Take the man who was brought to Jesus in our Gospel reading this morning, for example. Jesus is in the region of Tyre and Sidon. He is not among the Jews. He is not among people who even speak the same language as he does. But the people there know enough to know that Jesus is the one who works miracles. He will heal this man who is deaf and has a speech impediment. Jesus, of course, does just that. Notice how he does it, though. He says, “Ephphatha,” that is, “be opened,” to the mans ears. This is interesting for two reasons. The first is that this man can’t hear. Jesus speaks into ears that can’t hear and makes them work properly. The second reason that this is interesting is that Jesus speaks in Aramaic to a man who doesn’t understand Aramaic and lives among a people that don’t understand Aramaic.

Jesus isn’t talking to this man, though. He’s also not talking to the people around the man. Jesus is speaking to the tongue and the ears of the man who is deaf and has a speech impediment. Jesus has a habit of speaking to inanimate objects. He speaks to the raging sea, “Quiet! Be Still!” and all is quiet. He tells the fig tree, “May no one ever eat figs from you again!” and the fig tree dies. In the very beginning, Jesus spoke and actually created all things out of nothing. He does the same here. He speaks hearing into a man who had none. He speaks speaking into a man who couldn’t. Jesus really does do all things well as the crowd proclaimed.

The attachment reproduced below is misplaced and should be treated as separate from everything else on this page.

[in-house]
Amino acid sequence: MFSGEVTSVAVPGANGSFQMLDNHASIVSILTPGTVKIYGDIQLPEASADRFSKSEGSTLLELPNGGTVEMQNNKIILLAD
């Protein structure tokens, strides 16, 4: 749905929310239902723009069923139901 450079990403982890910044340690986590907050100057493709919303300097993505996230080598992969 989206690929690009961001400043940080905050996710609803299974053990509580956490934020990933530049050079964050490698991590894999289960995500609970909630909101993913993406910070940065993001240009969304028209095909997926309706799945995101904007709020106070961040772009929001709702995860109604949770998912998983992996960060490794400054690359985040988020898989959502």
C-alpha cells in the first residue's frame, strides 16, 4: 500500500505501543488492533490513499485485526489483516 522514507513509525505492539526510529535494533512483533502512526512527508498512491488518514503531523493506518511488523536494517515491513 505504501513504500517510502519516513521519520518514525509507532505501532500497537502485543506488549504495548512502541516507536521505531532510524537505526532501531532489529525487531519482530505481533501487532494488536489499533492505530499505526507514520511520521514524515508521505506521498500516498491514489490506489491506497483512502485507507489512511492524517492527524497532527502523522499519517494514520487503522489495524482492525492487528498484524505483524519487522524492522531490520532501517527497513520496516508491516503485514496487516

Then he gives what seems to be a rather odd instruction. It’s a directive he gives elsewhere as well. He tells them not to tell anyone. Why? Of course, the crowd didn’t listen to Jesus anyway. This command didn’t make any sense to them. Why shouldn’t they tell anyone? We may ask the same question, though. Why does Jesus make such a command here?

There are different answers to that question depending on the situation. Jesus would sometimes tell his disciples not to tell others what they had seen. For example, at the Transfiguration. Jesus’ appearance was transformed right before the eyes of Peter, James, and John. Moses and Elijah appeared. What a story they would have to tell! But Jesus told them not to. There it was that the account of the Transfiguration could not be properly understood without the death and resurrection of Jesus. Jesus’ disciples, though, at least were being catechized by Jesus. They even heard the voice of the Father declare that Jesus was the beloved Son of God.